For the literary type...
For a fellow as written about as Shakespeare, it's hard to come up with new angles and new things to say, but Shapiro does it in this book. I learned much and came away with a zeal to see some plays again. I love how he doesn't just read the plays as an academic, but also from a practical perspective. For example, academics love to think whether one actor doubled as Cordelia and the Fool in King Lear, but Shapiro points out which actor Shakespeare was writing the Fool part for and which teenage boys would've been available to play women's parts. So, if there was any doubling, it didn't happen in Shakespeare's time! Another interesting bit is about the religious aspects of the play, which my hub wrote his dissertation on twenty years ago (making many of the same points). Nice to know I married a visionary man who was decades ahead of his time, thought-wise.


Speaking of religion...
If you've got a Bible buff on the buy-for list, this was an enthralling read. Kushner was raised Orthodox Jew, growing up arguing Bible readings around the supper table, and she didn't encounter the Bible in English until grad school. Imagine the shock to her system when she heard how some long-familiar passages were translated! Actually, I didn't find any deal-breakers in her discoveries, but her discussions of particular passages inspired new thought paths. I even bought two translations she cites that I particularly liked. Can't wait to read those versions when I come 'round to Genesis again!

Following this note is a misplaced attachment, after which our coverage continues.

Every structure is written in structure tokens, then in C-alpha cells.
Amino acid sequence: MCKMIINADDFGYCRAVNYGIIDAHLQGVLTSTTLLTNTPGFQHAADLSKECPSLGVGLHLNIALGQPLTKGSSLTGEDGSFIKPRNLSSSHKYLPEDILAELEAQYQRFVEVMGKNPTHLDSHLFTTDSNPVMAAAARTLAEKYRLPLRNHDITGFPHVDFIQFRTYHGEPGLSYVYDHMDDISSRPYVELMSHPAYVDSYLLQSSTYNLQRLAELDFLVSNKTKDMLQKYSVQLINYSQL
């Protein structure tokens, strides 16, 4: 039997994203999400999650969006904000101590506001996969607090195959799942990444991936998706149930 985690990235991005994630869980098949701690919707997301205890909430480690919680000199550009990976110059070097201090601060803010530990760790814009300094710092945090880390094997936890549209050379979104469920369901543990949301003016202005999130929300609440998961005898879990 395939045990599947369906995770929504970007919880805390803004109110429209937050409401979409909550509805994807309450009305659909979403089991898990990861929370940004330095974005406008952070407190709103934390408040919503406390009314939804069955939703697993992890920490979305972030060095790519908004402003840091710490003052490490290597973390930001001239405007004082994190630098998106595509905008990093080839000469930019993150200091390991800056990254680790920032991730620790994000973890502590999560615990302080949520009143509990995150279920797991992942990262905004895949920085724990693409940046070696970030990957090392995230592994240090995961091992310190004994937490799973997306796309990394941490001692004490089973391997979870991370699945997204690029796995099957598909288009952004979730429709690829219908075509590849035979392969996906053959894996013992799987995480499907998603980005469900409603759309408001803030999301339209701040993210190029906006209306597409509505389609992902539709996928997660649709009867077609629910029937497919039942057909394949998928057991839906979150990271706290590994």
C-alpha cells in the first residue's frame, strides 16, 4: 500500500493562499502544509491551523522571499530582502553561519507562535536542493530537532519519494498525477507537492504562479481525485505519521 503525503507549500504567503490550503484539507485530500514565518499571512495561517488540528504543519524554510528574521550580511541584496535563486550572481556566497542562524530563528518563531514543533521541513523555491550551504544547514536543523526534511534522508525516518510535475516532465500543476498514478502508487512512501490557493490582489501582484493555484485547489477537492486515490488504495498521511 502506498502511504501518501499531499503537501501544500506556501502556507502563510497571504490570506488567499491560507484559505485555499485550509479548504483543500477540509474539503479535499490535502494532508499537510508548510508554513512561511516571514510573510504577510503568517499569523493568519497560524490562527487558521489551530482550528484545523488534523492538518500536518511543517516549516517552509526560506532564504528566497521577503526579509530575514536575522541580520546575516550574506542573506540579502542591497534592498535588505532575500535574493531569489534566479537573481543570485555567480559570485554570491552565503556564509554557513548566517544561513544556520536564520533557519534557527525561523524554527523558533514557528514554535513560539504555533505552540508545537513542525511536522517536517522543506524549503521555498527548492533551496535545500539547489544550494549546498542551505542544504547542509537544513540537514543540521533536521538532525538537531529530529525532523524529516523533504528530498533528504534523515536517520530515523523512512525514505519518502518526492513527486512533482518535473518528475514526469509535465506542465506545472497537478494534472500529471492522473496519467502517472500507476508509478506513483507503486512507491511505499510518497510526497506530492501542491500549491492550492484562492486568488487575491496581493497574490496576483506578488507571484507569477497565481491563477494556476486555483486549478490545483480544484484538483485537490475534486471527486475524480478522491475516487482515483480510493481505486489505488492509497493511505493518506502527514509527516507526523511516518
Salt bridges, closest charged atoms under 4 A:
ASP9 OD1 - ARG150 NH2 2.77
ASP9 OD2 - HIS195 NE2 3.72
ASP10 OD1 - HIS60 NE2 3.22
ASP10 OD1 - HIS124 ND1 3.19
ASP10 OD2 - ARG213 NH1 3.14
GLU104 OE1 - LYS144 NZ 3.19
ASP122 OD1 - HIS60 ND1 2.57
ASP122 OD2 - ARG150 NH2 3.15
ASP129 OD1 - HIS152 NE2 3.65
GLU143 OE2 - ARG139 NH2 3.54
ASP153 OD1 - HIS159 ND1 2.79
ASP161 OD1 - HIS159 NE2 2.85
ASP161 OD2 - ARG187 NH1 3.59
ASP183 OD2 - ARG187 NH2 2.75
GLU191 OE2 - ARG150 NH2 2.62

Oldy-but-Goody YA...
So the last Hunger Games movie opened to deflated box office numbers, and people speculated that we might be getting sick of dystopian YA. Ya think?

Here's my review from Goodreads of Up a Road Slowly:
Awww...so glad a Goodreads friend reminded me of this beloved girlhood book. Old-fashioned coming-of-age story. The protagonist doesn't save the (dystopian) world or kick anyone's a** or even have cancer--she just grows up and learns compassion and wisdom and love. Her spinster aunt even offers the politically-incorrect advice that a woman isn't "complete" until she loves a man, which I would only amend to "until she loves someone" because Aunt Cordelia's completeness came a lot from investing in and loving Julie.


For the sports buff...

If you loved The Boys in the Boat or Rome 1960 or The Perfect Mile, you'll enjoy this oldy-but-goody sports book, written about some folks trying to make the Olympics in the pre-Phelps era. My son (who swims) has read it twice, and we even engaged in swim tourism, going to visit the Santa Clara Swim Center where most of the book takes place. This book should not be moldering in forgotten-ness. It's gripping, with all the thrill-of-victory/agony-of-defeat twists and turns we love in our sports books.


And finally, good old fiction...
The best fiction sucks you into another world, this one being the island of St. Thomas in the 1800s, where we follow the life of painter Camille Pissaro's mother. The writing is lovely, the characters absorbing, the setting vivid, and the plot points somewhat history-based. A great escape.